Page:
Pozole is a celebratory dish. And while its highest holiday associations may indeed be New Year’s Eve, Christmas or Mexican Independence Day–all Winter and Fall holidays to be sure–it nevertheless felt fitting to channel a celebration, in honor of our next guest.
Chef Sarah Thompson is a consummate badass. Since graduating from culinary school in 2010, Sarah has payed her dues cooking for and alongside some of the very best in the New York restaurant scene. Her resume includes formative stints at Michael White’s Marea (she could tell you how to really make the octopus and bone marrow fusilli pasta, but she’d have to kill you), Alder (Wylie Dufresne), and led teams at several Andrew Carmellini restaurants, including Locanda Verde, Lafayette and Leuca.
I’d drop the mic now for Sarah, but there’s actually more.
I first met Sarah in the early days of Cosme, where, yes, she ALSO cut her teeth as a young line cook. I’d personally make deliveries to the Cosme kitchen one to two times a week and quickly noticed that she never stayed in one part of the kitchen too long. Wherever she was planted, she’d crush it, and she’d ascend through the ranks accordingly.
Sarah has since been tapped to open the much-anticipated Elio in Las Vegas, by our friends Daniela Soto-Innes and Enrique Olvera. Not only is this a significant cornerstone in her career, I do believe that this will be the first in-house masa program in the history of the Las Vegas strip.
Like I said, friends, it’s a celebration. So we’re making pozole.
Proudly sourced from our partner Don Armando (the legend that brings us our cónico varietals), the cacahuazintle landrace is the star of this week’s special. With its soft, floury starch and large kernel size, cacahuazintle blooms into a beautiful addition to any soup or stew. Here, Sarah shares her go-to recipe and approach to pozole from Utah, where she’ll be corn-tining in Fall-ish weather until Elio opens for service.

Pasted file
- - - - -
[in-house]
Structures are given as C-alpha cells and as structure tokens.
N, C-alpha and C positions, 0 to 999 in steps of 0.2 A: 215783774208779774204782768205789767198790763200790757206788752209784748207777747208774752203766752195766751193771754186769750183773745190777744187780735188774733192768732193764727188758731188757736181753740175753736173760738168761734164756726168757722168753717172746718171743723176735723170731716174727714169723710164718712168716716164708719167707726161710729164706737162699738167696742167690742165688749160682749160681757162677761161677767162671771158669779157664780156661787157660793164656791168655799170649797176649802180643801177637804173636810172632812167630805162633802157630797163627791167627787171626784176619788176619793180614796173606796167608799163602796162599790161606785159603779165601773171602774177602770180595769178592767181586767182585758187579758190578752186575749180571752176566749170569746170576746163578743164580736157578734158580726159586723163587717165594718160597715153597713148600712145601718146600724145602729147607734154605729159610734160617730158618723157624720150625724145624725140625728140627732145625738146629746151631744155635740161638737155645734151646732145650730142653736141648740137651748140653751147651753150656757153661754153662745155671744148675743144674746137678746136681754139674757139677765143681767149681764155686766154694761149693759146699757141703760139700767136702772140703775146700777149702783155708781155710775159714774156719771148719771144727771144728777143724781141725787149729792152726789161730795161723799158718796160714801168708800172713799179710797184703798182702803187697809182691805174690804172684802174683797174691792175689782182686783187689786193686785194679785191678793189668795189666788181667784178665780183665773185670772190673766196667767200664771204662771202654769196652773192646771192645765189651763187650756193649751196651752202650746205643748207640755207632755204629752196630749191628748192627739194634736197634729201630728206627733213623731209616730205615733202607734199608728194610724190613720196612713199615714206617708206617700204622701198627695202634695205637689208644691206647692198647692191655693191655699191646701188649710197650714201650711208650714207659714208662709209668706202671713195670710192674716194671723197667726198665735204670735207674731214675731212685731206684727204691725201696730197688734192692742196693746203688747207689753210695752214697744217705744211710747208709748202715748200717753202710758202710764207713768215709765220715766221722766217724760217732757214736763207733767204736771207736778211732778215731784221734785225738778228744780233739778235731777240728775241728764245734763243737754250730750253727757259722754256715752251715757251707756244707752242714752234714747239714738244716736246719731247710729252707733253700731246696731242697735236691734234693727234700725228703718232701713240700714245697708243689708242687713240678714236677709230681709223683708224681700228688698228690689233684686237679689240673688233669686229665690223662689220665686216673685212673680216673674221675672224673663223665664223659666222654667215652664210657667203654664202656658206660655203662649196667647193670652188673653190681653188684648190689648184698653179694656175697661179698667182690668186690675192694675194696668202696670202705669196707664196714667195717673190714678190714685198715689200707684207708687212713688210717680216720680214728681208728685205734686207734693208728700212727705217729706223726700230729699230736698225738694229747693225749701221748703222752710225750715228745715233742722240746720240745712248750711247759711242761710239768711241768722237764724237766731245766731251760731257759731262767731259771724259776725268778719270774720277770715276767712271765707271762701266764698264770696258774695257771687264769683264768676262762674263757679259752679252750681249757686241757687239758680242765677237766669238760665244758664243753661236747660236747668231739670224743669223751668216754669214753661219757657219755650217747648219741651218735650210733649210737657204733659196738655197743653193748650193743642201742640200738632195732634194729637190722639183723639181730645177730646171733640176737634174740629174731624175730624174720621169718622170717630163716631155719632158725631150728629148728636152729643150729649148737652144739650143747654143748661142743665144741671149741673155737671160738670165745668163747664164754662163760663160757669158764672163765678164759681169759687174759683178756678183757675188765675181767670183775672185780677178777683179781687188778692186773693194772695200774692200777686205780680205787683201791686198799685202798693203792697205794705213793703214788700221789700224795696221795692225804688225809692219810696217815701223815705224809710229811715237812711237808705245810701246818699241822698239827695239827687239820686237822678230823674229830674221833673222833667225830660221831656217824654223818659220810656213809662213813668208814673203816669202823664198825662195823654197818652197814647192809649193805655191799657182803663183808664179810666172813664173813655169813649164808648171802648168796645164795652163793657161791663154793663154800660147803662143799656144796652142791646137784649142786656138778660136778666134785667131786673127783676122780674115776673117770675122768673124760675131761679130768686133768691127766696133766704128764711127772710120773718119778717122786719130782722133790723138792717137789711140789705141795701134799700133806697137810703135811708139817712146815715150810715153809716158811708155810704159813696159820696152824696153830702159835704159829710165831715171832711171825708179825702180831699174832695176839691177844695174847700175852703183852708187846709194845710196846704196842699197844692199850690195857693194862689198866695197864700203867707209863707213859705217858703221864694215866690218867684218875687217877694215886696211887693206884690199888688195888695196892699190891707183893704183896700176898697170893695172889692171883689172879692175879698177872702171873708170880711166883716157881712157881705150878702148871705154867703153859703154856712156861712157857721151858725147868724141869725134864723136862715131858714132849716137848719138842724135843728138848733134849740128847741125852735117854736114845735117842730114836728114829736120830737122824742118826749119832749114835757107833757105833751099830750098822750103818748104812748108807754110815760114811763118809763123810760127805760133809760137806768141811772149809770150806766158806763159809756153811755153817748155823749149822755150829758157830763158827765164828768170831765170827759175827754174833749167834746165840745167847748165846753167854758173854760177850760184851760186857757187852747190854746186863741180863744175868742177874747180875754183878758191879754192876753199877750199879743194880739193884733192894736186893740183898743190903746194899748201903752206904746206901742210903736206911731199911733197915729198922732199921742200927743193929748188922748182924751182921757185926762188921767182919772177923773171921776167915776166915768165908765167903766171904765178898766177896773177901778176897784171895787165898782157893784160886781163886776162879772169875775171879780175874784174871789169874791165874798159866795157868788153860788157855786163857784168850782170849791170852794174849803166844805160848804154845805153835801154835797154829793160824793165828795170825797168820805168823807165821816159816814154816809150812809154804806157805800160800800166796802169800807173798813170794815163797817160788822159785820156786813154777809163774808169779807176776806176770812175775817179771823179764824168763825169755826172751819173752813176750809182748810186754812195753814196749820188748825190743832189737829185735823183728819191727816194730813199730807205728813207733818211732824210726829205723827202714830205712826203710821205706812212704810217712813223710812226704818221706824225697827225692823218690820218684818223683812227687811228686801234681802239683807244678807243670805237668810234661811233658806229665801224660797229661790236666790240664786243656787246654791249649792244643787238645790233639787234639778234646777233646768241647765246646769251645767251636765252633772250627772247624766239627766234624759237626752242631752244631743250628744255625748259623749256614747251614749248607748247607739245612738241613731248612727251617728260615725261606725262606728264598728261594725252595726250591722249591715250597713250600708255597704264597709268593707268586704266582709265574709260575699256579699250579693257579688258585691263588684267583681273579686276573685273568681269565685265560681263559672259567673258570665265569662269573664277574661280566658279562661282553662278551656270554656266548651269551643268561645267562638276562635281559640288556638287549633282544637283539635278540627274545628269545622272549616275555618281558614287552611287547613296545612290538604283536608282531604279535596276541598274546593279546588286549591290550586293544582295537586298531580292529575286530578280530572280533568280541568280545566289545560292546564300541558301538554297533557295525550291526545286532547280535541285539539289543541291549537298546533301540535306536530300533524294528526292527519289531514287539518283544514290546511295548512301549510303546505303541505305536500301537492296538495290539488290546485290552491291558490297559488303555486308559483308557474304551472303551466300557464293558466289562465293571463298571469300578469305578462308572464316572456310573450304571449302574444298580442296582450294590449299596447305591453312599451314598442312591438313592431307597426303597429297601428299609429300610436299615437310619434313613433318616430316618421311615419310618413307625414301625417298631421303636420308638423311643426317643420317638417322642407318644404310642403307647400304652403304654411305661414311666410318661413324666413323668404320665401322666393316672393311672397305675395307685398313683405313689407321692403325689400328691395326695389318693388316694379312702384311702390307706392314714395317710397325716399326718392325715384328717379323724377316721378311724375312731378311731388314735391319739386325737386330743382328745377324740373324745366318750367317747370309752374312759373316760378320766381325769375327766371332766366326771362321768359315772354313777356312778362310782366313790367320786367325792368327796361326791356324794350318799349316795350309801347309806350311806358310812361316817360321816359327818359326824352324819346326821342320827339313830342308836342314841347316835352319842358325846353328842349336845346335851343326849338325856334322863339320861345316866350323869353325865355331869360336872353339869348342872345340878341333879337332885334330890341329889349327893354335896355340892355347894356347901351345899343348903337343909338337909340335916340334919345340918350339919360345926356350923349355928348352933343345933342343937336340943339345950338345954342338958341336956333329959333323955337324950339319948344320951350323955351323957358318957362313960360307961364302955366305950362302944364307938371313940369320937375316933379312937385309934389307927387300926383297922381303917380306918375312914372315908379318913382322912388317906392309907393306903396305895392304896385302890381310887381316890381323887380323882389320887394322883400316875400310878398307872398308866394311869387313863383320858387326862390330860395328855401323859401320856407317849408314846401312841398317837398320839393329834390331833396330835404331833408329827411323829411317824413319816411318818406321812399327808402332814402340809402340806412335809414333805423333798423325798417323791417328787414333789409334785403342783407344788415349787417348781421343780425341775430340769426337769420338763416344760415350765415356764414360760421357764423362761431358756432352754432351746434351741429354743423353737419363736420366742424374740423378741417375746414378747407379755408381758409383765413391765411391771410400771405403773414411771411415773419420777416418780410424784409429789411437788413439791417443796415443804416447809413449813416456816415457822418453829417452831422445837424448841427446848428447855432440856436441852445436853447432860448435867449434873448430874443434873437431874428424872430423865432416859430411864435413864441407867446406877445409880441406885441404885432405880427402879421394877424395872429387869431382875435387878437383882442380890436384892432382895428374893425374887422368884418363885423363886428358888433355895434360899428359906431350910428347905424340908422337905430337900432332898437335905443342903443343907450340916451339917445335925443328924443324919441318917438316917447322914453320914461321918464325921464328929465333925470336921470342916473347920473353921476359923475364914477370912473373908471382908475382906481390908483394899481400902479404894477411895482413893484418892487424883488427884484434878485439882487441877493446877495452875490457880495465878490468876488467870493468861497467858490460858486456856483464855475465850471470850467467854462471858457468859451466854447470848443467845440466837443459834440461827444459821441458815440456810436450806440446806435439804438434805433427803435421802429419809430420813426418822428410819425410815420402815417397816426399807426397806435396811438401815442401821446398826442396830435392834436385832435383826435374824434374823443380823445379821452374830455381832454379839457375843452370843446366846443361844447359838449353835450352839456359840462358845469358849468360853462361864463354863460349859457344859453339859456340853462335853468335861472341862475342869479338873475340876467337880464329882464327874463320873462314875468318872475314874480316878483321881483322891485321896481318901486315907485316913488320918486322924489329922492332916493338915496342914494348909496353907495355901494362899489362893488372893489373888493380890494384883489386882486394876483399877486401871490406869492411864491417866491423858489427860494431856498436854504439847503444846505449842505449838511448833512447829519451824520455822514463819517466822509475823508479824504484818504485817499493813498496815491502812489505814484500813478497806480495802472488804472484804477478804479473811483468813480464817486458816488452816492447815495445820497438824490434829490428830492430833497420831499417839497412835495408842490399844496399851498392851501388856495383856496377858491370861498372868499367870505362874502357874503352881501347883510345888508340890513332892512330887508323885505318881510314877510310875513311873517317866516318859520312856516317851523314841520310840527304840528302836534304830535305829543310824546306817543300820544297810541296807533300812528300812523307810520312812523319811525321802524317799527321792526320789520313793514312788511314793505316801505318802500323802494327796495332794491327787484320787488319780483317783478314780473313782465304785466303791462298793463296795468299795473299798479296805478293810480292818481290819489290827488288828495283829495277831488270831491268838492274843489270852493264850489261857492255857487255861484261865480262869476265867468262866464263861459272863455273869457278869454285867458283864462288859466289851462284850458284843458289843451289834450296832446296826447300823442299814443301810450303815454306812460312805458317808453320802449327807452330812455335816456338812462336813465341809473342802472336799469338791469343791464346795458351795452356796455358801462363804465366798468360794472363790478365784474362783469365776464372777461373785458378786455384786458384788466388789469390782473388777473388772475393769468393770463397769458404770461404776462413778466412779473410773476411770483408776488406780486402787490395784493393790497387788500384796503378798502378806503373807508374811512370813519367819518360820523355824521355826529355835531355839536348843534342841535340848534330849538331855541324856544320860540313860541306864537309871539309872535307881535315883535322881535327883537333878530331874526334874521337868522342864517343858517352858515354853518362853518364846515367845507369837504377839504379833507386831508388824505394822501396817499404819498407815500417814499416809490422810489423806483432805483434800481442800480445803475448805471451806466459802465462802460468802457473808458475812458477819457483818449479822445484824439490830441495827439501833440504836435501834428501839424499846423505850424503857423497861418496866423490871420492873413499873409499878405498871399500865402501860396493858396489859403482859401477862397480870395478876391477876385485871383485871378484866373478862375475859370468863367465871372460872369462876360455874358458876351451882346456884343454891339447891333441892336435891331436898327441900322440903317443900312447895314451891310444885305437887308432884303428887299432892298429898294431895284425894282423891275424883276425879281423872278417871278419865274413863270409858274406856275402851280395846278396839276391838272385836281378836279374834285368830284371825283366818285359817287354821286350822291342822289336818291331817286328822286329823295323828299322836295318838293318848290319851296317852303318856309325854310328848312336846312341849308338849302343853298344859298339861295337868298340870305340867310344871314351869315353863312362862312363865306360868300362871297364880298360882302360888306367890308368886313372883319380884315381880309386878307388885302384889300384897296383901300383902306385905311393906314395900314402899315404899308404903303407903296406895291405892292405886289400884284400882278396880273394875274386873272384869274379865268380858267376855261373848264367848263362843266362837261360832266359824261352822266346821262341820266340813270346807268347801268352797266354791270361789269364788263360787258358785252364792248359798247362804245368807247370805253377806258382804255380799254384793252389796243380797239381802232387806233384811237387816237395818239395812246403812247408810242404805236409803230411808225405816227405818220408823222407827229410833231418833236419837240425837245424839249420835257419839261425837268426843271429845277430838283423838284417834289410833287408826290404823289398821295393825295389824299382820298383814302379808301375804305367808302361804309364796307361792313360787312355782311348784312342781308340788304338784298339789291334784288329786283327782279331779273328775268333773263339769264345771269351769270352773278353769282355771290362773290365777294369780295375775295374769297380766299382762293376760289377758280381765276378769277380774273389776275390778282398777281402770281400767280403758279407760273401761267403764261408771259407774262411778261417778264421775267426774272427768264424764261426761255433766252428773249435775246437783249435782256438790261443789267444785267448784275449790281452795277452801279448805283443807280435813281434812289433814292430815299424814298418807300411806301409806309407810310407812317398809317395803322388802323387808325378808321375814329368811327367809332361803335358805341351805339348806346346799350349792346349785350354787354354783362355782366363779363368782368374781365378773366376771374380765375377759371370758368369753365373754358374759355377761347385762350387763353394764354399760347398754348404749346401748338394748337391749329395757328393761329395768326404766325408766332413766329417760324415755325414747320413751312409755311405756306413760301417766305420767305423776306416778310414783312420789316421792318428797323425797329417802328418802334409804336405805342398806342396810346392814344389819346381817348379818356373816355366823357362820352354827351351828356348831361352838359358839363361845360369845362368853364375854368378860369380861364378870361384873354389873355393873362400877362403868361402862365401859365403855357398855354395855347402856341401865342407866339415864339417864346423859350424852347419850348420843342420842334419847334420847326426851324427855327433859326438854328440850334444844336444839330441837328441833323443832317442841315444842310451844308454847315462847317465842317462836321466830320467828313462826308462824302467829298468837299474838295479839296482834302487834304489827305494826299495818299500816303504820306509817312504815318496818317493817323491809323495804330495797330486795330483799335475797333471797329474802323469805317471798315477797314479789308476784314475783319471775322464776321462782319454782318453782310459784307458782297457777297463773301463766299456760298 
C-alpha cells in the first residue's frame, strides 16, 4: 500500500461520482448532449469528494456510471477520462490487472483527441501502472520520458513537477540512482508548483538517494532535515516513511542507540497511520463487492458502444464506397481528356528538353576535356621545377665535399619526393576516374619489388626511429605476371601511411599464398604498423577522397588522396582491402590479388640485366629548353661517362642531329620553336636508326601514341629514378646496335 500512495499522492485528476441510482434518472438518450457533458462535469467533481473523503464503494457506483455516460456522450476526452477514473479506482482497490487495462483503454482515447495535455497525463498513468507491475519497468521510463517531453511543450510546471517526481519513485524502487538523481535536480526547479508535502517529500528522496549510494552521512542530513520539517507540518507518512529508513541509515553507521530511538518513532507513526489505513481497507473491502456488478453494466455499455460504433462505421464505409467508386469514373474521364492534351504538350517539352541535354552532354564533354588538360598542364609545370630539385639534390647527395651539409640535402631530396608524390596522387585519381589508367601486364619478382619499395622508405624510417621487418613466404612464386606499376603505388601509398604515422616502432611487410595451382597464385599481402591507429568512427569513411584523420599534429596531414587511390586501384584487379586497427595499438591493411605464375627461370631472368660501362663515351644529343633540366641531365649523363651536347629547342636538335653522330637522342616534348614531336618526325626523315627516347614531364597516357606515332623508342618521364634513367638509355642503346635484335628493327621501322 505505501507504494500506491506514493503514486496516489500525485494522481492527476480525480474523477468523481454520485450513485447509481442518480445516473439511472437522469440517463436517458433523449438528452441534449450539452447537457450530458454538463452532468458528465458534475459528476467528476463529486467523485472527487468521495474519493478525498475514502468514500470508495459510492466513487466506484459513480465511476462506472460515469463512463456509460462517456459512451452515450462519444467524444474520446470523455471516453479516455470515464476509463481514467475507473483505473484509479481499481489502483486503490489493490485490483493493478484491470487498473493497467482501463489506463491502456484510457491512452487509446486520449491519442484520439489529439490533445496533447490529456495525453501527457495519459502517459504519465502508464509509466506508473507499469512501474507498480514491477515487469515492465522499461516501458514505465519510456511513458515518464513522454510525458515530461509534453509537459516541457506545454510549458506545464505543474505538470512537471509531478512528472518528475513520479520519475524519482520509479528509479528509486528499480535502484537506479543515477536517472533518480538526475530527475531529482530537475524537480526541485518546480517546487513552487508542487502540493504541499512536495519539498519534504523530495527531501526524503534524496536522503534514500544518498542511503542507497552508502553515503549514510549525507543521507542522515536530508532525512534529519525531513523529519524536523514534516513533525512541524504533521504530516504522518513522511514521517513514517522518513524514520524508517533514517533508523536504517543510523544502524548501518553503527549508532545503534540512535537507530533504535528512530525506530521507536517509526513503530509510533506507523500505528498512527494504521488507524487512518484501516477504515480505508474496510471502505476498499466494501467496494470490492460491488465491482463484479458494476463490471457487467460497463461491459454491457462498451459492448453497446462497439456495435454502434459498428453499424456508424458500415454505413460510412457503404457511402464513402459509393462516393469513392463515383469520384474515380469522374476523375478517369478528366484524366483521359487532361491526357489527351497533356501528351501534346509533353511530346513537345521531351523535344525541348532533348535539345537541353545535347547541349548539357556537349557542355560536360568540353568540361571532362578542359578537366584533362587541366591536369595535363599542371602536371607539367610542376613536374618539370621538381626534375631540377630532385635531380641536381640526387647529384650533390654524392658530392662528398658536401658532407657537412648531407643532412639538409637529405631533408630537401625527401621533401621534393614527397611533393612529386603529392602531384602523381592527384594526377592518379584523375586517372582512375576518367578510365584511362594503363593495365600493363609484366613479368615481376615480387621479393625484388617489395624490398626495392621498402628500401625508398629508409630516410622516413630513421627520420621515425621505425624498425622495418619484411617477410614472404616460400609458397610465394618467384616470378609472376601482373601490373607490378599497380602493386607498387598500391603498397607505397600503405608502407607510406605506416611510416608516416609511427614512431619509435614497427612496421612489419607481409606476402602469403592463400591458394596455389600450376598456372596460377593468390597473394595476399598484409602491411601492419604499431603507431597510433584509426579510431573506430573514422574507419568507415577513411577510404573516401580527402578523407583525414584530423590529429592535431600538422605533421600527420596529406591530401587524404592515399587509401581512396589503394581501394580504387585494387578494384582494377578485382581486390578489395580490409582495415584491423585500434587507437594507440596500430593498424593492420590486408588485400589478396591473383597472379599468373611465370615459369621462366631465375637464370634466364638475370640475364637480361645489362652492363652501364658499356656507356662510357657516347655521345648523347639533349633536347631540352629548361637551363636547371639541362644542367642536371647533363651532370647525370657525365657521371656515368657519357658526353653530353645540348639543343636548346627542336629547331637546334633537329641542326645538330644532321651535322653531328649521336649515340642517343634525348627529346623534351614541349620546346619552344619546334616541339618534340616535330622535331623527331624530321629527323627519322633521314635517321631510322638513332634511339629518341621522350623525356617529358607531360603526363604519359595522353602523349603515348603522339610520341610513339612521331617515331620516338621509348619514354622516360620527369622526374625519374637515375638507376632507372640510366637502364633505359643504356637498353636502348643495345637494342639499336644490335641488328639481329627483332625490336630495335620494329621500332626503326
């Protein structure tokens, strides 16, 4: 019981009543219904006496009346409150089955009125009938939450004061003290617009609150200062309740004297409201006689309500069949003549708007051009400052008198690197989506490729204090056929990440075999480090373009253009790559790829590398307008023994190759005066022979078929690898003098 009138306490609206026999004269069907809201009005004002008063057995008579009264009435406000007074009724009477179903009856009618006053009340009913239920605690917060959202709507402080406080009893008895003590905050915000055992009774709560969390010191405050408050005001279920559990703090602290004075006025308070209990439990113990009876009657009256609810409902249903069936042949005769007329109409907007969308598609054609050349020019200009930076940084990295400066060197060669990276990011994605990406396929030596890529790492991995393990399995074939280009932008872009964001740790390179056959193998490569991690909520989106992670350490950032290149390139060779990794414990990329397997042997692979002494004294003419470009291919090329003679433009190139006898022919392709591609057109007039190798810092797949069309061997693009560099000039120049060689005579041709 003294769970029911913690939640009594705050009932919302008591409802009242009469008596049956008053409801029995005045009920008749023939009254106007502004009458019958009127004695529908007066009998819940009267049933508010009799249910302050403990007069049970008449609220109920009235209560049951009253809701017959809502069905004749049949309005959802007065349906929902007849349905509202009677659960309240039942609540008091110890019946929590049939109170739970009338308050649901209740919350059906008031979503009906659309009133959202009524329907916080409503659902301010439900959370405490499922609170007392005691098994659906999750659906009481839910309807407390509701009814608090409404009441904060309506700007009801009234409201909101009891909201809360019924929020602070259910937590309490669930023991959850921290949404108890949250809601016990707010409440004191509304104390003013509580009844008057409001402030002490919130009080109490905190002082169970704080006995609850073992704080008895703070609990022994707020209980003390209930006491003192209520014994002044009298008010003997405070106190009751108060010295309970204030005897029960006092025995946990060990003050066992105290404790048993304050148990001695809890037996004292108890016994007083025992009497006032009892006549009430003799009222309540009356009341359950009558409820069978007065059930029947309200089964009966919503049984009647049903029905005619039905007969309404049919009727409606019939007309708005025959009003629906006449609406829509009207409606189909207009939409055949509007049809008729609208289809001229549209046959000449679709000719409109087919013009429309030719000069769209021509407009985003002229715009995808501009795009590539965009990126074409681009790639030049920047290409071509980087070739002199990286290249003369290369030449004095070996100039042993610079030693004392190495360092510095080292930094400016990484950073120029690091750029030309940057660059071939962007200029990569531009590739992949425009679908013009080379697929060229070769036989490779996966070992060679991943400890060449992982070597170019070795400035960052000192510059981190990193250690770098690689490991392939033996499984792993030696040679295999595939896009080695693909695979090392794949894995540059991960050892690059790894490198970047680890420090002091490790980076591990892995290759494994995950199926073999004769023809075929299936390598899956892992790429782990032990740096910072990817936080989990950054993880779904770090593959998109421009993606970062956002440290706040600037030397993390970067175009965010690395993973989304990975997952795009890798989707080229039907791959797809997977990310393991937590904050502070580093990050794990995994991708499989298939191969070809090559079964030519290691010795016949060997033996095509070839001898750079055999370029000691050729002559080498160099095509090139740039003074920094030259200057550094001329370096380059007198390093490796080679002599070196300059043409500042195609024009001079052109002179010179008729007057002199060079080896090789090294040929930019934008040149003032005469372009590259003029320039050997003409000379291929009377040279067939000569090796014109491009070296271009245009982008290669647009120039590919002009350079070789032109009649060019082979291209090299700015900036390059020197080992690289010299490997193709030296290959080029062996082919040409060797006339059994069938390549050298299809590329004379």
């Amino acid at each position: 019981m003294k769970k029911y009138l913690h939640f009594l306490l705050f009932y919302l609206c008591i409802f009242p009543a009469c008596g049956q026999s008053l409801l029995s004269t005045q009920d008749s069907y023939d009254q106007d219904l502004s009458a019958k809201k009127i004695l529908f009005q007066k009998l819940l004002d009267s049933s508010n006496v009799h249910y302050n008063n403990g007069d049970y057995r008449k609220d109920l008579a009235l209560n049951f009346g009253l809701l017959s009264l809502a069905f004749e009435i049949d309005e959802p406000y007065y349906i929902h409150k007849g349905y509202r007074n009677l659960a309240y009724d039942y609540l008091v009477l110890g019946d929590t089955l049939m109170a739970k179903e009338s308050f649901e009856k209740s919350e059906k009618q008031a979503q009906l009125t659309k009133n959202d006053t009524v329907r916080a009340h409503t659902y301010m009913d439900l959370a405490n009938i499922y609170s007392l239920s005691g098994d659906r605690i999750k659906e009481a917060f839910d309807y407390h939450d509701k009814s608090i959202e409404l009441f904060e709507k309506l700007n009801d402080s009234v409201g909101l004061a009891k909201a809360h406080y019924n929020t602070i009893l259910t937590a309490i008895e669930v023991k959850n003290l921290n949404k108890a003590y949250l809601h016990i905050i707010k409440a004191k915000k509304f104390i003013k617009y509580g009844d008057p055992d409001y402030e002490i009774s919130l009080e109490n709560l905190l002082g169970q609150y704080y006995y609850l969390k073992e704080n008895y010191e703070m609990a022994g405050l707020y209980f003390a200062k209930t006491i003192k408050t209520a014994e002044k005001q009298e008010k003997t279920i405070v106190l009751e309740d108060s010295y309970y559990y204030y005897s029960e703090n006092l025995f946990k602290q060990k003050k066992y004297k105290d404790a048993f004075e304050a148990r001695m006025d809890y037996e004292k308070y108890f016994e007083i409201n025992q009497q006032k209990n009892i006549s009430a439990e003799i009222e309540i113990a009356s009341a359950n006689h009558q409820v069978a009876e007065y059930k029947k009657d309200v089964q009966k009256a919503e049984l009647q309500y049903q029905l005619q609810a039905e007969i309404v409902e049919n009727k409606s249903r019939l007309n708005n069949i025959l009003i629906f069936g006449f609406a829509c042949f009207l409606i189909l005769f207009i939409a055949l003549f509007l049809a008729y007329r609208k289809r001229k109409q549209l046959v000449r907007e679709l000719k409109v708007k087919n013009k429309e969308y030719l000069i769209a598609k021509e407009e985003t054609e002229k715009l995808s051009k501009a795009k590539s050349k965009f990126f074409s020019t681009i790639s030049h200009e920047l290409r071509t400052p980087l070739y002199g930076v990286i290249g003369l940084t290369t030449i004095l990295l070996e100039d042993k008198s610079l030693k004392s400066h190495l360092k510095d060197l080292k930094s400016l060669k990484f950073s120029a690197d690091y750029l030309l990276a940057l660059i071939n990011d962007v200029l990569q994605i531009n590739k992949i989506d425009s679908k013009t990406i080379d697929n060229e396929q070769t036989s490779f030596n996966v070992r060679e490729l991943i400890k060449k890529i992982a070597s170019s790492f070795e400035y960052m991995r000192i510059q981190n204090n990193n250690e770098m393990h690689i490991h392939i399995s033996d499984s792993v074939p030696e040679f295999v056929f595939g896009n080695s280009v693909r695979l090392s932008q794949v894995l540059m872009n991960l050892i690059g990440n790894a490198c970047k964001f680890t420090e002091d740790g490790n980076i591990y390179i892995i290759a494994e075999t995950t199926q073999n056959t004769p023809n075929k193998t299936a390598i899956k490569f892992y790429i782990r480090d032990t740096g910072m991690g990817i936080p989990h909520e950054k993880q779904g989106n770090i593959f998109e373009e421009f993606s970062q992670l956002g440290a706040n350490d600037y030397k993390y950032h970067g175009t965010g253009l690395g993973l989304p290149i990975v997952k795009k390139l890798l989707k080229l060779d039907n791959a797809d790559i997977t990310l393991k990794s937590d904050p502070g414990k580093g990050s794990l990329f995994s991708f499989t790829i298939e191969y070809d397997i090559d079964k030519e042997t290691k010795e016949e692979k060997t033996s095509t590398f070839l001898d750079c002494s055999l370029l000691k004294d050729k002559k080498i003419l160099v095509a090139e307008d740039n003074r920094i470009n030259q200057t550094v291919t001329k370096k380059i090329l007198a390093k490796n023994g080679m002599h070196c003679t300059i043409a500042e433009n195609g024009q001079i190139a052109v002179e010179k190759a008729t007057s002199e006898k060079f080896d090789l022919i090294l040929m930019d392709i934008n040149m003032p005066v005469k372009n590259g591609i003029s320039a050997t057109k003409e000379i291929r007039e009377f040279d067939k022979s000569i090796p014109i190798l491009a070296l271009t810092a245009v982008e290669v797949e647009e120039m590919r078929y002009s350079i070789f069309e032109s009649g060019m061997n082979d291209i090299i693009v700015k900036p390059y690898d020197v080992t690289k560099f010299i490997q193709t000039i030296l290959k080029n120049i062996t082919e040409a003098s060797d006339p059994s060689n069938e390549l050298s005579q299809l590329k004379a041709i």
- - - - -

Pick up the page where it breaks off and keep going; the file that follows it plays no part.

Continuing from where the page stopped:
750 g Cacahuazitle
7 g Cal
12 qt Water
150 g Grapeseed oil
3 # Pork shoulder
70 g Guajillo chile, no stem or seed
15 g Ancho chile, no stem or seed
50 g Garlic, sliced
500 g Onion, small dice
15 g Ginger, brunoise
3 g Bay leaf
10 g Mexican oregano
8 qt Water
PRE-COOK: Although cacahuazintle looks similar to some corn varieties I have used to make masa, the cook is different. For this application we cook the corn with less cal than when making tortillas. We also want to cook the corn all the way through (no white/chalky look in the middle), whereas for tortillas the corn is supposed to be a ‘medium rare’. The corn before it is cooked is hard and the outer layer flakes away (this will be removed with the initial cook). Unlike most corn varieties (like bolita or chalqueño) cacahuazintle varies in size, therefore when you cook it you would always test the largest pieces to be sure they are cooked though.
I used a gas range and the largest stock pots I had available to cook the corn. Typically you should have 4 parts water to 1 part corn. You want to cook corn in the same way you would blanch a vegetable: a large volume of water at a rolling boil, otherwise the corn will take a long time to cook and will not cook evenly.